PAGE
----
Josh Reddick dropped to sixth in A’s batting order again; Coco Crisp remains out

Josh Reddick is once again struggling at the plate, so A’s manager Bob Melvin is trying to see if a familiar formula can work again. He dropped Reddick to sixth in today’s lineup against the Yankees, with Yoenis Cespedes hitting third and Brandon Moss batting cleanup. Melvin had been hesitant to drop Reddick again because he didn’t see a suitable replacement in the third spot. But Reddick is 0 for his past 13 and struck out four times last night. After a day like that, a guy probably needs a mental break.

“He’s been so good for us all year offensively and defensively,” Melvin said. “Now you get to the point where you’re semi-close to the season’s end, and I think he’s just trying to do a little too much. It certainly isn’t for a lack of confidence. He’s trying too hard and sometimes you gotta step back and try a little easier.”

The lineups:

A’s — Drew SS, Smith LF, Cespedes CF, Moss 1B, Carter DH, Reddick RF, Donaldson 3B, Kottaras C, Pennington 2B; Blackley LHP.

NY — Jeter SS, Ichiro CF, A-Rod DH,Cano 2B, Swisher RF, McGehee 1B, Nix 3B, Jones LF, Stewart C; Nova RHP.

It’s also worth noting that Reddick sits at 29 homers, and Melvin acknowledged that being close to a 30-homer season can affect a player to a degree.

“Nine’s a big number in this game, whether it’s 299, whether it’s 29, whether it’s nine wins or 19 wins,” Melvin said. “There’s a lot to those big round numbers. I think you can’t help but know where you are as far as that goes. Sometimes that’s in there a little bit. (But) certainly it’s not his focal point. He just wants to help his team win.”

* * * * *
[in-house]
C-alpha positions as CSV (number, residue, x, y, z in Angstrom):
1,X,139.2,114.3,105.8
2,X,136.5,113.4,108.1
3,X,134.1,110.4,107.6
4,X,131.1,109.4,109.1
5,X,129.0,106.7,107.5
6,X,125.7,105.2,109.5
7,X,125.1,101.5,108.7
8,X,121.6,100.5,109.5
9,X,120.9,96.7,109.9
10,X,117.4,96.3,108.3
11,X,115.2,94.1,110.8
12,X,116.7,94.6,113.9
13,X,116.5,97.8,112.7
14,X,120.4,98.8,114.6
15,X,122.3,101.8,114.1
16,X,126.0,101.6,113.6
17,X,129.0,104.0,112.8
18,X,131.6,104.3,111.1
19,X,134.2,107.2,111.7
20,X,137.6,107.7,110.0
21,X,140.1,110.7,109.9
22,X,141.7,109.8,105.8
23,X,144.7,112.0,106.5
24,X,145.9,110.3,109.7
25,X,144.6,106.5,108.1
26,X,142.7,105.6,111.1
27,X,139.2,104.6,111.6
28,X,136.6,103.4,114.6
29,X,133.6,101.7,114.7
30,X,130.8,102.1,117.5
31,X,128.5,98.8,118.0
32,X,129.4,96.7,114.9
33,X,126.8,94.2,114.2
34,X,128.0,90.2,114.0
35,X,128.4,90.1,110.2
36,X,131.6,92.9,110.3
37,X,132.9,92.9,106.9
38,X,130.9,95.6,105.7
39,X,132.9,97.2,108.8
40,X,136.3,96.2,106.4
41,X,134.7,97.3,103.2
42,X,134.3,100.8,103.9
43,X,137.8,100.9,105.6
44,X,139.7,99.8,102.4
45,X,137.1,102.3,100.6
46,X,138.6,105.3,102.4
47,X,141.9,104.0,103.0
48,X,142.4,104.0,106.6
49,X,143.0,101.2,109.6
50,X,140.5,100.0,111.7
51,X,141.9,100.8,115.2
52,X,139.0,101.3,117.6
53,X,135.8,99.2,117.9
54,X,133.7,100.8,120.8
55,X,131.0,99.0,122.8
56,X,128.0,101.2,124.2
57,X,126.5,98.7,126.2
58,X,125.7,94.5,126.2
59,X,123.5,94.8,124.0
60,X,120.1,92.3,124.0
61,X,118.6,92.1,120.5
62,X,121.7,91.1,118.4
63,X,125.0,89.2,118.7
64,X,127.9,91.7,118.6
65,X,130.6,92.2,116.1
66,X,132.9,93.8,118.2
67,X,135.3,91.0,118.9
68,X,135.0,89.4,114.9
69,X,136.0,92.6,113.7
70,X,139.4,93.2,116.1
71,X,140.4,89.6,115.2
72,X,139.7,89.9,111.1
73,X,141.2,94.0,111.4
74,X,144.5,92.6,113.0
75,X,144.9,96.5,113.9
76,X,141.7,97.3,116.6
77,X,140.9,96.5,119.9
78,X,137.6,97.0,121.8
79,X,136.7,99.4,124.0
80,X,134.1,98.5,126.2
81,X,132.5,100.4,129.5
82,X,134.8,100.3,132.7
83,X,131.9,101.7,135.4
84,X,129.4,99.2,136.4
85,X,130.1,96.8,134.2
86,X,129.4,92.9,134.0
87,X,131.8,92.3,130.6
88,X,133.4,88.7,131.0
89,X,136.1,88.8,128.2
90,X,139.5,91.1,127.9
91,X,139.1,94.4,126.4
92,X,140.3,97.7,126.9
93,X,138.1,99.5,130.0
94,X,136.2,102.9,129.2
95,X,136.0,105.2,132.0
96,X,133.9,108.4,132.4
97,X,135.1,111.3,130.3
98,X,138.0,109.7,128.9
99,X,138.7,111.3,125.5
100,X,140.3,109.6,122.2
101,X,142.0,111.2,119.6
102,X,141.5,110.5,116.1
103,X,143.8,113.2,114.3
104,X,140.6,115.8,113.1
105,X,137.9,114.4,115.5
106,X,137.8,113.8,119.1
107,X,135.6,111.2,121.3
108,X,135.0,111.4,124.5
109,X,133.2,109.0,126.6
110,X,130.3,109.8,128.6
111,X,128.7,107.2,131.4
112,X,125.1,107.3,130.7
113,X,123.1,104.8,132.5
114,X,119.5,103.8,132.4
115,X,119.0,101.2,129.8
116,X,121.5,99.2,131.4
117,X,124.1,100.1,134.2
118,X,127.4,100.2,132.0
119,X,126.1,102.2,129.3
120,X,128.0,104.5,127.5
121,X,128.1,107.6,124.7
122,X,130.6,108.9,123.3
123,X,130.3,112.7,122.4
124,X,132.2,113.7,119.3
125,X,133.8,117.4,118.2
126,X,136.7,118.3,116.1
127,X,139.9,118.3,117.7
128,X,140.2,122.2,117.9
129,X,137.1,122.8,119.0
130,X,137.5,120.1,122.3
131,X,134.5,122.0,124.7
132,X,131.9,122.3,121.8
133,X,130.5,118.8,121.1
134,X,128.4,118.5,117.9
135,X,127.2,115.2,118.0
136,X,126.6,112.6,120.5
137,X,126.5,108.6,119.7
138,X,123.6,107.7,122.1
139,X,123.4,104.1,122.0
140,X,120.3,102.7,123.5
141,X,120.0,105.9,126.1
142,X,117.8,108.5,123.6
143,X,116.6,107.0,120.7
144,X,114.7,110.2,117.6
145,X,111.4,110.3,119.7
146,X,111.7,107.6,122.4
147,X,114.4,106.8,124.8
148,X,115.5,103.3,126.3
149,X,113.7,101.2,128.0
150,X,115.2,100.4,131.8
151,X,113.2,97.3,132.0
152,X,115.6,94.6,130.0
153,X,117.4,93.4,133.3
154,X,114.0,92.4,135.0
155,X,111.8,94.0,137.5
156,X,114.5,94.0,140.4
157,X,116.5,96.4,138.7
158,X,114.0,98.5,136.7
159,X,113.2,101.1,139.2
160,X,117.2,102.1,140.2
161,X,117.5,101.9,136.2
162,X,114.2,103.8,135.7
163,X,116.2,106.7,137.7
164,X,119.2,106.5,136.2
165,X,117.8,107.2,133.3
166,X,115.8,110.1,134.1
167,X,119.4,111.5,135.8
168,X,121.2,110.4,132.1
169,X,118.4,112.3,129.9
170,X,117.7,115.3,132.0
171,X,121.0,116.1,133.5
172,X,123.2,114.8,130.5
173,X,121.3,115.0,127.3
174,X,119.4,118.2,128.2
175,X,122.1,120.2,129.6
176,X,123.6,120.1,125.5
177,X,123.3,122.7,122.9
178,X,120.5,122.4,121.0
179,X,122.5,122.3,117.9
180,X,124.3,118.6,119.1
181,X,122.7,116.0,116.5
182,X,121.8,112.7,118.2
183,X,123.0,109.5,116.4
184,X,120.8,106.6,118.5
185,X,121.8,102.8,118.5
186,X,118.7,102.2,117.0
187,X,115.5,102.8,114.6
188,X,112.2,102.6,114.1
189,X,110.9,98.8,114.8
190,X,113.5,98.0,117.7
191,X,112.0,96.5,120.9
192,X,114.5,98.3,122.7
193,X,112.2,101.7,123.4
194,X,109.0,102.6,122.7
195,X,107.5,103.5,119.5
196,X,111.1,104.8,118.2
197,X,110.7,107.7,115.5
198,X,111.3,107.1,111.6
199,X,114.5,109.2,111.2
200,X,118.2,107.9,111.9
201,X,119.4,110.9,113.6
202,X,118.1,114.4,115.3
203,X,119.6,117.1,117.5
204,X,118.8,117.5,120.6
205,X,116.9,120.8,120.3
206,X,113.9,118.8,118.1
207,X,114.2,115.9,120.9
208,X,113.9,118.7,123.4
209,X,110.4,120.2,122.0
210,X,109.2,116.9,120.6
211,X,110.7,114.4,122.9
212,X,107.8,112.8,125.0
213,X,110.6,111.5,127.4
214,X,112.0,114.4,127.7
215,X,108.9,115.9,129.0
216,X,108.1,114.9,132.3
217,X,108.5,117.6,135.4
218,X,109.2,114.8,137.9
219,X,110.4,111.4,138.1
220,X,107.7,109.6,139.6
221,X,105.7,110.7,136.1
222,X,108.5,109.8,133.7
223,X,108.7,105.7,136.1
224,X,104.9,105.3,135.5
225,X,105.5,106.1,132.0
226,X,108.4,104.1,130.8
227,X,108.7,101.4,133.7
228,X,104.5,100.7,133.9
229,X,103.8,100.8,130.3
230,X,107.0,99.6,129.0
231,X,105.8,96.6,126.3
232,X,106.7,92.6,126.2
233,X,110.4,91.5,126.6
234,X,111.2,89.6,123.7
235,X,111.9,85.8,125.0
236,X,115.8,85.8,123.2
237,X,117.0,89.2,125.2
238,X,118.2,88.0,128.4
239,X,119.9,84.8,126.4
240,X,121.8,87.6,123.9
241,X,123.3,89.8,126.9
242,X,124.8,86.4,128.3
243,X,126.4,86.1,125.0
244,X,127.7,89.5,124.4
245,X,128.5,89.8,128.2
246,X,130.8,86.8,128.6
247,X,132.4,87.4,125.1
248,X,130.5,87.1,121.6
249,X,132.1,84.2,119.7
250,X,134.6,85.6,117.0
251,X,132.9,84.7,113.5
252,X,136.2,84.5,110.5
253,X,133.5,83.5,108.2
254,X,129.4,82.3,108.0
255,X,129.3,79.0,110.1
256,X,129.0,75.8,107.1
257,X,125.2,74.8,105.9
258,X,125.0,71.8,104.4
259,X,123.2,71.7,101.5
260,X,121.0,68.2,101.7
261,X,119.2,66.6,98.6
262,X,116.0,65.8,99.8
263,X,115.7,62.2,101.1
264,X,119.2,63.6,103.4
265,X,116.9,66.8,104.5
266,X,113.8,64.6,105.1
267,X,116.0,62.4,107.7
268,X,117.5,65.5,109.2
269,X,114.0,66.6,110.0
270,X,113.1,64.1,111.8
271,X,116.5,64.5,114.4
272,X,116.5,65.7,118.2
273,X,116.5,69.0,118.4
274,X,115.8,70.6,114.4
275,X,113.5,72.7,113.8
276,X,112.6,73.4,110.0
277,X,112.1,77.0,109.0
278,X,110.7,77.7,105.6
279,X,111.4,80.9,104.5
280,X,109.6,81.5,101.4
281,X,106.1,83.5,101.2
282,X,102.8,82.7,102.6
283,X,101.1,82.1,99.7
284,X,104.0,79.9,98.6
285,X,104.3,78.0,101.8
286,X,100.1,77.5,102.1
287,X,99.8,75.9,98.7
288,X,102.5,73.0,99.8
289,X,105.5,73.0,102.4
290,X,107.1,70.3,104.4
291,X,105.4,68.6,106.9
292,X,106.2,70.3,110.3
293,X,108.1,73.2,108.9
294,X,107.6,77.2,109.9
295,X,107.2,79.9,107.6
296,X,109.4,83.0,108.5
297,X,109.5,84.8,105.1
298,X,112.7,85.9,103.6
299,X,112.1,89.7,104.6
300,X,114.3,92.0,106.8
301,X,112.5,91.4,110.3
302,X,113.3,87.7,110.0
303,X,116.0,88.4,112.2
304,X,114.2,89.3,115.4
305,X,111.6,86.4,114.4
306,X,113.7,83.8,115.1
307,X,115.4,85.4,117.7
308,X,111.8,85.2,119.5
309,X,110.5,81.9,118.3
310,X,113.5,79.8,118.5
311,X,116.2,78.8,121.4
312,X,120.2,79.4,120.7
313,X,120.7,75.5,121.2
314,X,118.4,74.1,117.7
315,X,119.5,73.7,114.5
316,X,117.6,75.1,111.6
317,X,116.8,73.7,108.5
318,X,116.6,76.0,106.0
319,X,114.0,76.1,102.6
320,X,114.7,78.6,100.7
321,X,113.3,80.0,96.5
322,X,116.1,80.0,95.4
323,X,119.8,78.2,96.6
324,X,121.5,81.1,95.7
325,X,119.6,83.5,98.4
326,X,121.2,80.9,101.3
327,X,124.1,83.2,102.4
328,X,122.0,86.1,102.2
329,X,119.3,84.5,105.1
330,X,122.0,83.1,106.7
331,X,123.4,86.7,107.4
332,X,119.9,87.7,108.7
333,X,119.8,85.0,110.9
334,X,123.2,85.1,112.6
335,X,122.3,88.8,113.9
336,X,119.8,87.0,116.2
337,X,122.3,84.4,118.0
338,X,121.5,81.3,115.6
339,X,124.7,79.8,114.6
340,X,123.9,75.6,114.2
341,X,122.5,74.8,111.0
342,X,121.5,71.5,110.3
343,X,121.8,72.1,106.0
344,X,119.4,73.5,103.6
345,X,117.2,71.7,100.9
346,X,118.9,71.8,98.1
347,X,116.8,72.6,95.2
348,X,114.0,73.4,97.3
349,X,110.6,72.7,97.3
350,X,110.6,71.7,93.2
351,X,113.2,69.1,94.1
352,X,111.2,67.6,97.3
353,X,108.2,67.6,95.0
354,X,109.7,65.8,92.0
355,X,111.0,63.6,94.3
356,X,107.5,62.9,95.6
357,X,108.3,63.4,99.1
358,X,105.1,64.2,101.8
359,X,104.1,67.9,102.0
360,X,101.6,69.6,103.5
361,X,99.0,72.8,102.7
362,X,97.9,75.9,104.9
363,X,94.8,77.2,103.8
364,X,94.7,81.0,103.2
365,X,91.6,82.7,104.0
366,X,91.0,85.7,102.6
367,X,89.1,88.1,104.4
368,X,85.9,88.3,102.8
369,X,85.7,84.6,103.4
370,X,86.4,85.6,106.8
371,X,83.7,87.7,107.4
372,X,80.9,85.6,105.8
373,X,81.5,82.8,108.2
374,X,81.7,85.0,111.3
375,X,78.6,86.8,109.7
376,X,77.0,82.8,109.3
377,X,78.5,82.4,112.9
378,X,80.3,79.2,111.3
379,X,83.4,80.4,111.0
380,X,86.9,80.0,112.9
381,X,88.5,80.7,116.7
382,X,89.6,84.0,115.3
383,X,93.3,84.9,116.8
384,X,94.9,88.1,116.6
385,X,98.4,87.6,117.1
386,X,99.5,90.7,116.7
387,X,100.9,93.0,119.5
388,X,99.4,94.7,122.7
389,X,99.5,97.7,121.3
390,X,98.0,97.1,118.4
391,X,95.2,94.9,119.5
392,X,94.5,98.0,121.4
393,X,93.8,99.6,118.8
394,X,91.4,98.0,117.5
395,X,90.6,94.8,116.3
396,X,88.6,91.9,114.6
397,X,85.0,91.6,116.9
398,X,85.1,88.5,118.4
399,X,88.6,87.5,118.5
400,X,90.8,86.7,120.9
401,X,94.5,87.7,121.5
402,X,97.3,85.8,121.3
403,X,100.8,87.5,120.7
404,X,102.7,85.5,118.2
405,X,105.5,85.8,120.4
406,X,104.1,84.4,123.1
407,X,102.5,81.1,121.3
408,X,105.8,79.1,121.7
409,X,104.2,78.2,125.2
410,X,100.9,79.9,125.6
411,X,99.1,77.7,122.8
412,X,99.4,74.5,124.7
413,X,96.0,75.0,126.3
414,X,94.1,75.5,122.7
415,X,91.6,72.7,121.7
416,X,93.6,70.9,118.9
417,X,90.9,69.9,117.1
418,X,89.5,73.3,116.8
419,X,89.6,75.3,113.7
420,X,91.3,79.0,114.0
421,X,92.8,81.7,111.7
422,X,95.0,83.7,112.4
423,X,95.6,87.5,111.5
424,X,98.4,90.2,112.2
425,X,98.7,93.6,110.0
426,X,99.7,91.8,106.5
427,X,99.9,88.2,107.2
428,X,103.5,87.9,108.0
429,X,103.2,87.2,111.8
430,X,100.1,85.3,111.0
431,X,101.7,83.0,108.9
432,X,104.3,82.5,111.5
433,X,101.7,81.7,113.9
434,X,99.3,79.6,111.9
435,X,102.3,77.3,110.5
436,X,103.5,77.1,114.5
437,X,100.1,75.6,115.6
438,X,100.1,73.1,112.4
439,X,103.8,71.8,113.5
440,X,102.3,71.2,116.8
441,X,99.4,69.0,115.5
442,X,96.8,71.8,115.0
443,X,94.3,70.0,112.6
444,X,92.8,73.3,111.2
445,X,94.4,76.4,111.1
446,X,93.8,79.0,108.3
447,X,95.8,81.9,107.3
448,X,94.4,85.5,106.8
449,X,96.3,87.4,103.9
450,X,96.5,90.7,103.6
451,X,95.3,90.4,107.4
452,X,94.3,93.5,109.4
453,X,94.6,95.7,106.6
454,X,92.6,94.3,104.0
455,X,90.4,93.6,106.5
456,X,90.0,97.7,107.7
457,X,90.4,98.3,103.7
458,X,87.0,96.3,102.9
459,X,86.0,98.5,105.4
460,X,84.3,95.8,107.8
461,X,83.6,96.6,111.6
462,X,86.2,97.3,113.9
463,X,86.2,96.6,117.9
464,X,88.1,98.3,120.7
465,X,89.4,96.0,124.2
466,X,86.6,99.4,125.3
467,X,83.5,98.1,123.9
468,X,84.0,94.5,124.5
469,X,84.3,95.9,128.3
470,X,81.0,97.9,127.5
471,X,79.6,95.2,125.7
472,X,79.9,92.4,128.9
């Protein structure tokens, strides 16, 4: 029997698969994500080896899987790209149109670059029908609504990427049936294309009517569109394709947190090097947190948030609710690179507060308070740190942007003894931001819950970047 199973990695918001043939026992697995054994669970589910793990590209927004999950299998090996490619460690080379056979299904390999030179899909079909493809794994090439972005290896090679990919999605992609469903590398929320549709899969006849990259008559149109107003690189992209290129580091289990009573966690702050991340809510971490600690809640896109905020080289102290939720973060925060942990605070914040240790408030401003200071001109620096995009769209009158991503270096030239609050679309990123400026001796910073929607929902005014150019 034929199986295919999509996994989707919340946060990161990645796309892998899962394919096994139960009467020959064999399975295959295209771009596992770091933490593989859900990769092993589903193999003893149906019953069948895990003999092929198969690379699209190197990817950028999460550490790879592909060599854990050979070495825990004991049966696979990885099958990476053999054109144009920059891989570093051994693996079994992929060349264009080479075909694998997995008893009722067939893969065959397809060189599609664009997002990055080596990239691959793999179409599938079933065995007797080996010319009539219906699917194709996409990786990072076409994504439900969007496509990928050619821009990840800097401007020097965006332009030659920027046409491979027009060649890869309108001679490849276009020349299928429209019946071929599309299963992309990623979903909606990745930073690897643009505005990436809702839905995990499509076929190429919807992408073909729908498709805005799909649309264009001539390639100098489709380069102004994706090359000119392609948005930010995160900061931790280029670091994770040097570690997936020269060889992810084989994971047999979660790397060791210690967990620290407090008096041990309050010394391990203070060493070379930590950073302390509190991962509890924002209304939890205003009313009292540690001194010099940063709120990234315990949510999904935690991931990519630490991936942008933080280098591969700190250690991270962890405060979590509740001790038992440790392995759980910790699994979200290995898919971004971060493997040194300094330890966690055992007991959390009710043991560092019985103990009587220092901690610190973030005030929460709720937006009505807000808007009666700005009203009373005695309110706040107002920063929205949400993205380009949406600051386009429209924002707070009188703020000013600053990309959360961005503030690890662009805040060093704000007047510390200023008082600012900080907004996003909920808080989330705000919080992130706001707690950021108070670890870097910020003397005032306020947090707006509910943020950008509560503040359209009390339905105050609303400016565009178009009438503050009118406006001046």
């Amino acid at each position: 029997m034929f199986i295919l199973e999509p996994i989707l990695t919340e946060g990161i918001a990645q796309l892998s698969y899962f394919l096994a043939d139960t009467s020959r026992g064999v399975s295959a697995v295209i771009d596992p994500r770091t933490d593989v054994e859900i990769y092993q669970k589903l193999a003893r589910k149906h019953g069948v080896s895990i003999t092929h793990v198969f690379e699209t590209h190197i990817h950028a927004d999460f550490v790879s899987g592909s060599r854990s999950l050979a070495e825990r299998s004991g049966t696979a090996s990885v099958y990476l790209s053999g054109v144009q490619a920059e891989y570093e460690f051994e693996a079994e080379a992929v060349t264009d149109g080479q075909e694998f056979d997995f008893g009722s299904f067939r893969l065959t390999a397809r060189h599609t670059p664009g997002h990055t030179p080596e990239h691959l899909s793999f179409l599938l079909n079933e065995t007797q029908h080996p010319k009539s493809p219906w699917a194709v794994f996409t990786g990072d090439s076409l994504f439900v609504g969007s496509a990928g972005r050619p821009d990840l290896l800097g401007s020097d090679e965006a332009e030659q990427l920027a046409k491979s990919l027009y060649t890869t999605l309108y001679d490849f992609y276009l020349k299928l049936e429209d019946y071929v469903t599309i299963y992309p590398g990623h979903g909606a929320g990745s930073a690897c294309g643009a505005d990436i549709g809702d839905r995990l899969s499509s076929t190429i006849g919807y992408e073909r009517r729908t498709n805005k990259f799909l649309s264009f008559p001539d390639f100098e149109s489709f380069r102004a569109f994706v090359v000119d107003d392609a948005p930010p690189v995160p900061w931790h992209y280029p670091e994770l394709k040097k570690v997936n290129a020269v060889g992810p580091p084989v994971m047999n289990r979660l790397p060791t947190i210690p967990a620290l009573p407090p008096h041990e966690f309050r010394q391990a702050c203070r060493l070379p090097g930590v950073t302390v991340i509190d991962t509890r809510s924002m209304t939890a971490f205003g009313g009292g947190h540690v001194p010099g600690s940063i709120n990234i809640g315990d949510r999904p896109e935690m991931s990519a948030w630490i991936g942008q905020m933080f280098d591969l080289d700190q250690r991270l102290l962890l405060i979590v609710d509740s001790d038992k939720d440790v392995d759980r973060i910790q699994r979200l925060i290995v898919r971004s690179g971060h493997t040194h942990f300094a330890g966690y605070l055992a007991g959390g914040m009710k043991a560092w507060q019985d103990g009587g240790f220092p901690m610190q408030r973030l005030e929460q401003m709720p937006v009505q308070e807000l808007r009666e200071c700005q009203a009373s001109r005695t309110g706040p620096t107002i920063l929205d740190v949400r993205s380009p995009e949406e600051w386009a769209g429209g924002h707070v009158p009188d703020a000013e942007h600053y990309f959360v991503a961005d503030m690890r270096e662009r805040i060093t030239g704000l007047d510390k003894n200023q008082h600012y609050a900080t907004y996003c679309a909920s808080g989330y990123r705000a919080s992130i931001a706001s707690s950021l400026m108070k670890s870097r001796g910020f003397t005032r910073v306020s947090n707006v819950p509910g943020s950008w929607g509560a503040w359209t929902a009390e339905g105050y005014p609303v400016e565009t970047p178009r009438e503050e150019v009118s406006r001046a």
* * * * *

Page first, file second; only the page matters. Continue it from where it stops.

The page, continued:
Combine Reddick’s slump with leadoff man Coco Crisp being out of the lineup for the fifth time in six games because of his pink eye infection, and that’s two very key players that the A’s aren’t getting production from. When will Crisp be back? Well, he’s not even taking batting practice right now. So it stands to reason we may not see him until the A’s get to Texas on Monday.

“I’m always holding out hope,” Melvin said. “Literally he’s day to day. If not tomorrow, then we’re hoping for the first day in Texas.”

A play that got overlooked last night was Yoenis Cespedes’ strong throw from left field, while he was off-balance and on the run, that caught Ichiro Suzuki in a rundown between first and second on his fifth-inning single. Cespedes whipped the ball like a shortstop from the hole — or a quarterback on a roll-out — and it was clear that he caught Suzuki by surprise. Suzuki rounded first and thought he had a double, then stopped dead in his tracks halfway to second.

Plays like that make me shake my head at Cespedes’ raw ability.

“If you’ve seen him take balls at short, you know he can throw it off-balance,” Melvin said. “He’s just a good athlete with great throwing skills, so that didn’t surprise me at all.”

Melvin compared Cespedes’ arm to that of Royals outfielder Alex Gordon, a former infielder who is tied for third in the majors with 13 outfield assists …

Joe Stiglich